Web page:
15 Mar A fifth of East Anglian students don’t feel smart enough to pursue a career in science
The UK is awash with pioneers when it comes to cutting edge science, with no fewer than 10 Nobel Laureate winners over the past 10 years alone*. Yet, the UK is facing a major black hole in science, running the risk of falling behind the rest of the world unless the matter is addressed.
A new study by Roche, a leader in pharmaceuticals and diagnostics which employs more than 90,000 people globally, looks at the reasons why students are turning their backs on science. The research reveals that whilst 91% of teenagers aged 14 to 18 from East Anglia, said they enjoy science classes, less than a quarter (24%) would consider a career in the field of science, such as medicine, research and pharmaceuticals.
The study also found that while 92% of children say that science is “fun”, interest drops into a black hole when it comes to turning that enjoyment into a career choice – even though nearly all children surveyed (99%) believe that studying the subject would lead to great job opportunities.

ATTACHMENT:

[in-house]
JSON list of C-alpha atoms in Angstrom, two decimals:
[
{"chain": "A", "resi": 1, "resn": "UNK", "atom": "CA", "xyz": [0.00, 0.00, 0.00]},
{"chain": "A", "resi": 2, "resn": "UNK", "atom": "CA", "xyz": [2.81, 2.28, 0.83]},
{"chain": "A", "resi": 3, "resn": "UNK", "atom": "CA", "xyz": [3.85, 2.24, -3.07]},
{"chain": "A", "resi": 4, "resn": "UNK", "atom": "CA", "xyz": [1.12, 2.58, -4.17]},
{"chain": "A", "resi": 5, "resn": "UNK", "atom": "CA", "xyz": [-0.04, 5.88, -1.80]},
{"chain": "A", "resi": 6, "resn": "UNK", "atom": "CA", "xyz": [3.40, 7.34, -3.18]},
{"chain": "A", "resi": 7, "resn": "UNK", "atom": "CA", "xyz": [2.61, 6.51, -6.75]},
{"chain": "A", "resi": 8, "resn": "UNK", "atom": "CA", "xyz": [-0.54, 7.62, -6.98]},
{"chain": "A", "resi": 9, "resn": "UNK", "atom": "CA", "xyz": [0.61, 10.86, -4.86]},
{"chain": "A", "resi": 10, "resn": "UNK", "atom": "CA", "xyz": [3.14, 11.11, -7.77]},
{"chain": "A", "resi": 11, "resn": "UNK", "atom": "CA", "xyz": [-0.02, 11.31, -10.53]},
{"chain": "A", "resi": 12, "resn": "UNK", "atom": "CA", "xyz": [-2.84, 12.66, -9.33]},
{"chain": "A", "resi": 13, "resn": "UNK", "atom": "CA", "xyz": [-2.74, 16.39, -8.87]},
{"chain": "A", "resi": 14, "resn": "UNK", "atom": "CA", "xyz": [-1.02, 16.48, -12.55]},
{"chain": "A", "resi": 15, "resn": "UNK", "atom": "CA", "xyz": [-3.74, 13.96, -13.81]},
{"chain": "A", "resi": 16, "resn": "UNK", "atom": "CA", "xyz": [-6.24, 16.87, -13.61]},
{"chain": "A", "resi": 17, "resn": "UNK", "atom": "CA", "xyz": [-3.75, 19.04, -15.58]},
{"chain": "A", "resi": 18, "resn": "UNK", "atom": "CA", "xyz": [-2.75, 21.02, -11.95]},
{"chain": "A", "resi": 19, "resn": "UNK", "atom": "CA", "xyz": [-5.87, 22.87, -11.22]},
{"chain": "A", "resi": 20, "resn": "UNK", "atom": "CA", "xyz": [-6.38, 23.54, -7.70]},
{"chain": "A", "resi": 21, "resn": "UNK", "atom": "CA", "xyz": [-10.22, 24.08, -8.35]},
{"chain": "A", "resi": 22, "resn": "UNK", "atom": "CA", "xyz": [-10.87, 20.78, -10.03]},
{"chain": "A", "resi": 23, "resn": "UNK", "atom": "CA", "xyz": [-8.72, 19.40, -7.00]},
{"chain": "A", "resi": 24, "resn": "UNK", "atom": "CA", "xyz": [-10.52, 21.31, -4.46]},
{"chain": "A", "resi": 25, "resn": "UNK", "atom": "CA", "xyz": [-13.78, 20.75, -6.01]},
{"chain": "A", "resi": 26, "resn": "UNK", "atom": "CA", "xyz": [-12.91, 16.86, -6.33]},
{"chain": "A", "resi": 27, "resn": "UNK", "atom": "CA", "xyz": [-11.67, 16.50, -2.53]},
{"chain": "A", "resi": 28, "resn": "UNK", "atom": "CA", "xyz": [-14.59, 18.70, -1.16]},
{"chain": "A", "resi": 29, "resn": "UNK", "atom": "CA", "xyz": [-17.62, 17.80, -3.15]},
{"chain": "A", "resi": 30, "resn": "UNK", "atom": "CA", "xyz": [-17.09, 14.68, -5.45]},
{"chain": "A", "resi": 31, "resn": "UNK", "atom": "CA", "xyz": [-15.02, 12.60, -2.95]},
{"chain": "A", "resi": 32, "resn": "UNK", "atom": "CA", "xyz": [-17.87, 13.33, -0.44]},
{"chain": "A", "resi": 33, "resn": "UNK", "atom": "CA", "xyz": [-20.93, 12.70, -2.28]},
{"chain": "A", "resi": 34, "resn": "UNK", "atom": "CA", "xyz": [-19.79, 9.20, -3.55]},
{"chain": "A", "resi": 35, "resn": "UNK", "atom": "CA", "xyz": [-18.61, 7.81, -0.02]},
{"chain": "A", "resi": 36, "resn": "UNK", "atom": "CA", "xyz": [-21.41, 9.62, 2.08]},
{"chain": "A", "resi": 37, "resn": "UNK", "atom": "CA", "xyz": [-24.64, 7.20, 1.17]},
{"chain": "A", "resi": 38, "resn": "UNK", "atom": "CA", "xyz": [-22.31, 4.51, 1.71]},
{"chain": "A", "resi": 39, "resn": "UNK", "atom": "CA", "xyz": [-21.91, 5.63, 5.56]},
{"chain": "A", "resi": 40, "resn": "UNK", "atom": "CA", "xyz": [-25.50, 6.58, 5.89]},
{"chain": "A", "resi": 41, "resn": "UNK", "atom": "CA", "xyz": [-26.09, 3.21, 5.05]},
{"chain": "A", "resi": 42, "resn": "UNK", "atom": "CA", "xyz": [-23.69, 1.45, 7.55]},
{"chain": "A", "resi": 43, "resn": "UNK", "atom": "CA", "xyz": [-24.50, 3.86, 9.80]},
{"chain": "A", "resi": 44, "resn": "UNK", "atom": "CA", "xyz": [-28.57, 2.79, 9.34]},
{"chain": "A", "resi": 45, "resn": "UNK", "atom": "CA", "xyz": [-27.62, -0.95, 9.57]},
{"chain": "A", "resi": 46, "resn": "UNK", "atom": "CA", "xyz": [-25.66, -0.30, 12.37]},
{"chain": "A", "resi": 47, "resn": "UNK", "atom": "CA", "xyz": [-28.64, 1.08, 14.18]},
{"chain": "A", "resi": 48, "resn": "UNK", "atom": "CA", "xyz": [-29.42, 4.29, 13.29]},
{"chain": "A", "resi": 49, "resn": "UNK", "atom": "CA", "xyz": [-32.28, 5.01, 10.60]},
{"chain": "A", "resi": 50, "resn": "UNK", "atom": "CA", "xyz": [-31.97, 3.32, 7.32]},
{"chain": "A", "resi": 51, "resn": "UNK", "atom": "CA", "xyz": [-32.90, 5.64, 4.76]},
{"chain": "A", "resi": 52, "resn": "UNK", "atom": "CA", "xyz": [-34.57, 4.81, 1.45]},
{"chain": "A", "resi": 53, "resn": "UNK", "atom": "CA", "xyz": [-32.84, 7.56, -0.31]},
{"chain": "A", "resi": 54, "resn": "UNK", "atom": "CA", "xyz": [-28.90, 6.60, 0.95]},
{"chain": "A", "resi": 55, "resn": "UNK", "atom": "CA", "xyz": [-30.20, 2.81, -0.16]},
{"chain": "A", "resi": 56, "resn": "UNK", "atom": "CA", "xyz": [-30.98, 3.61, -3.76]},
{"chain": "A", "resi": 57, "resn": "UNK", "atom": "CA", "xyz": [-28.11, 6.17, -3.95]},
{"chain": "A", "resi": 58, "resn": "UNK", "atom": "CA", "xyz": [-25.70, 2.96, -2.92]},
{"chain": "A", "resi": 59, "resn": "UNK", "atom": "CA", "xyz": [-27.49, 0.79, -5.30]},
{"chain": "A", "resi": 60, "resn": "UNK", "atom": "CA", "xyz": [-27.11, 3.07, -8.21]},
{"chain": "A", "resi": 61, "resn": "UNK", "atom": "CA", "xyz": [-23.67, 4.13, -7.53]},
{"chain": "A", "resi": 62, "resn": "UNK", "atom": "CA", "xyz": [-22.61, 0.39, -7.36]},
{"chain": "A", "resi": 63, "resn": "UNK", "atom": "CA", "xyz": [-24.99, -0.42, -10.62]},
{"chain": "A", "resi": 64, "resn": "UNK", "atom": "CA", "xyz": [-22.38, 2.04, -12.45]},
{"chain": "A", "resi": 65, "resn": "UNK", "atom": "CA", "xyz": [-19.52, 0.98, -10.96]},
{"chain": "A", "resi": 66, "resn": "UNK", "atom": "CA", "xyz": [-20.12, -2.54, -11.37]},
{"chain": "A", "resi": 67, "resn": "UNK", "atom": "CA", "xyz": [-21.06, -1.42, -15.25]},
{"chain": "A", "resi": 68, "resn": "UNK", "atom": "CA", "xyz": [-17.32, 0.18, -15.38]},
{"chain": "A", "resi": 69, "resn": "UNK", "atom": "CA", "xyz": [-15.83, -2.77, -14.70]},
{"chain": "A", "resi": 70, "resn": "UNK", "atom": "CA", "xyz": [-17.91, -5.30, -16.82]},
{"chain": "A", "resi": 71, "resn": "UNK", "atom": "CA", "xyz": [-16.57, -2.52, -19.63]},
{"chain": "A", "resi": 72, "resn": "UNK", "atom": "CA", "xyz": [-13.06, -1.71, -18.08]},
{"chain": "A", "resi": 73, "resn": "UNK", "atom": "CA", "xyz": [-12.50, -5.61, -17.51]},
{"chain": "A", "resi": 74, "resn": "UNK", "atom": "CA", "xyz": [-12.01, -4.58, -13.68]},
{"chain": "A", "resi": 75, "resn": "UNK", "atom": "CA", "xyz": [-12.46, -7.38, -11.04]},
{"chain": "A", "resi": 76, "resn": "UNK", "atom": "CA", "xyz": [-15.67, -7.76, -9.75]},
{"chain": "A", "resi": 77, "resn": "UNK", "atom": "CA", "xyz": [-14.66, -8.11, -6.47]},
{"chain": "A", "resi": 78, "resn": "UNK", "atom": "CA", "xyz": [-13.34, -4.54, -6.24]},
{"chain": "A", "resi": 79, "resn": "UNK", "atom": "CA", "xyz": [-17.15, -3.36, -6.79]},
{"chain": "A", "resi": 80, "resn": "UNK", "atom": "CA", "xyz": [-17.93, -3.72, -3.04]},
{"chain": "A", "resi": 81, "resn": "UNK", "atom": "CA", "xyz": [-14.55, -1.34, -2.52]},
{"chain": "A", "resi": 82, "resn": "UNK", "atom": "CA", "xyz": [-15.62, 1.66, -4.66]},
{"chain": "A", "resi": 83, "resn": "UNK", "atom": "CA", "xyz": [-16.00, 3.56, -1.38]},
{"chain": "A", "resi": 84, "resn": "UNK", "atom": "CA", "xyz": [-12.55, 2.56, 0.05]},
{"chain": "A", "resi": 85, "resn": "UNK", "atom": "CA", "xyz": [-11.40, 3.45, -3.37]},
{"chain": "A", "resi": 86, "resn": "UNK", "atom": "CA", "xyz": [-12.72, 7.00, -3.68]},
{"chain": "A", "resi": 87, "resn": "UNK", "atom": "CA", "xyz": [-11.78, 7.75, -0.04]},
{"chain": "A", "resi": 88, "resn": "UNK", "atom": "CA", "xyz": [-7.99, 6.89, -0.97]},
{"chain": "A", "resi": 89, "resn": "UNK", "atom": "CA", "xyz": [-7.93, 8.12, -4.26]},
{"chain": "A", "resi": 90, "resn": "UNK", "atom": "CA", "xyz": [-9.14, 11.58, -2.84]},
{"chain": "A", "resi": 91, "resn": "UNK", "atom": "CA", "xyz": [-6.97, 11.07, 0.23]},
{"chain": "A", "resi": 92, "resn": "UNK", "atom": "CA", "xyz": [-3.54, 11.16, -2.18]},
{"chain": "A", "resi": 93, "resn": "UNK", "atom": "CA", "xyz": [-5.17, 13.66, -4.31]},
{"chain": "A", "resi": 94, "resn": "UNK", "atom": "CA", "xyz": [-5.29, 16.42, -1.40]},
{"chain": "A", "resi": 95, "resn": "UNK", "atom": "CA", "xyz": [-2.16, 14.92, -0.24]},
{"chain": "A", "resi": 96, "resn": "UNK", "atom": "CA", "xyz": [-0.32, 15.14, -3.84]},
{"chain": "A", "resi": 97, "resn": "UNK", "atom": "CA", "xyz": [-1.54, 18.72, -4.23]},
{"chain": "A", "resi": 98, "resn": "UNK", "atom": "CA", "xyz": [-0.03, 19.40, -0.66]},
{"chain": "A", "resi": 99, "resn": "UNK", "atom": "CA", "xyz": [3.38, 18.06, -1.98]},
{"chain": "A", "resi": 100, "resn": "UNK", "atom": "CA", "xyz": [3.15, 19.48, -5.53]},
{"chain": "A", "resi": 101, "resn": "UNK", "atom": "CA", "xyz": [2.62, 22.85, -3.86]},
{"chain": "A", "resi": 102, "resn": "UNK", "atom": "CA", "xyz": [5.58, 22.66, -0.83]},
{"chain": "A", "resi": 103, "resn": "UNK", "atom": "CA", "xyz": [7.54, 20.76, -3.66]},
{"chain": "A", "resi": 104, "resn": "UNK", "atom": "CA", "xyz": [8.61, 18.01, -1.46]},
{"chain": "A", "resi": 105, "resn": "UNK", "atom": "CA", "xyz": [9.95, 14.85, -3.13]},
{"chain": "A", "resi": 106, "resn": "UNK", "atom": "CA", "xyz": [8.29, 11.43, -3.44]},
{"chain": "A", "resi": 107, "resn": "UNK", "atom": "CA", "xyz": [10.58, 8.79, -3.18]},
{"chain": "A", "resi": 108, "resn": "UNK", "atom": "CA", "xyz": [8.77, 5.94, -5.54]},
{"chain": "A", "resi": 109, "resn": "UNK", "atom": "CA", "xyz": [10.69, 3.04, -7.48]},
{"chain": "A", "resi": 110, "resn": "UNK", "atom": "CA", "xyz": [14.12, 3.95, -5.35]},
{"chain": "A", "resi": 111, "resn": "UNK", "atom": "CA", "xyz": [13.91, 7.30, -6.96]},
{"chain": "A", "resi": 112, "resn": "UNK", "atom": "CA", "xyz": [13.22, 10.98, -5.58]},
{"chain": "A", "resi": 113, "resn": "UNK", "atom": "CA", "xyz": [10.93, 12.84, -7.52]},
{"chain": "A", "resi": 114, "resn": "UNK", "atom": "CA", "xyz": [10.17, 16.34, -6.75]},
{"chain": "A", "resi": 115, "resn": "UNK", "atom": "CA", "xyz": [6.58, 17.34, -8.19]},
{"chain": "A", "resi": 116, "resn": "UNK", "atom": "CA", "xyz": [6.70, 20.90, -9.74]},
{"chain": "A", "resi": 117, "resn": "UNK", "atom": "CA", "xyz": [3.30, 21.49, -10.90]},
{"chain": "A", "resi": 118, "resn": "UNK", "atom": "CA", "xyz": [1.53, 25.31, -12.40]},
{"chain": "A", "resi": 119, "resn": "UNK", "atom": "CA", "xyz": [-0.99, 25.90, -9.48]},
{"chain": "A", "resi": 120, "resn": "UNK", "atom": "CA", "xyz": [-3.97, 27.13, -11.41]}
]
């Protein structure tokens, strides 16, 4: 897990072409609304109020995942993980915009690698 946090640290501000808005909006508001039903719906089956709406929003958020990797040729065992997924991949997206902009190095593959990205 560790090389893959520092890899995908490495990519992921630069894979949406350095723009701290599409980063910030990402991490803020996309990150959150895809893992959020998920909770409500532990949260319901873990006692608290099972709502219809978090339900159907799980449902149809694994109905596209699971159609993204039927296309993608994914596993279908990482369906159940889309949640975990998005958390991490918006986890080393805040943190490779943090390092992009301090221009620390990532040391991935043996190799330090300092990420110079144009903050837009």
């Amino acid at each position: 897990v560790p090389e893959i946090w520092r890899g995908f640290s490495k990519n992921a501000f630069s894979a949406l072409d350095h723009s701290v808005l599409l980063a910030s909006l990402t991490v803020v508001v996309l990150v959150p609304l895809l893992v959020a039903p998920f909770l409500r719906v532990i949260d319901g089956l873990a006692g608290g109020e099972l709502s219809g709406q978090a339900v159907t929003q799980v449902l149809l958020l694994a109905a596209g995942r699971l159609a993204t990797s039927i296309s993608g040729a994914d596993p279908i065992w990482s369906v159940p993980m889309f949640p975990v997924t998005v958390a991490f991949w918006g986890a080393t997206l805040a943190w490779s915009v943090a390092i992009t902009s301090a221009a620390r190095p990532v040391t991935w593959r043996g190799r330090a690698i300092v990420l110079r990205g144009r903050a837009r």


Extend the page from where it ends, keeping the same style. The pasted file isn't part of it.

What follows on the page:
The reasons for this huge fall in interest seems to be complex. Almost a fifth (18%) of kids say they feel they are not bright enough to pursue a career in science. On top of this, nearly half (49%) say there are not even going to university because they can’t afford it and it’s not worth the debt.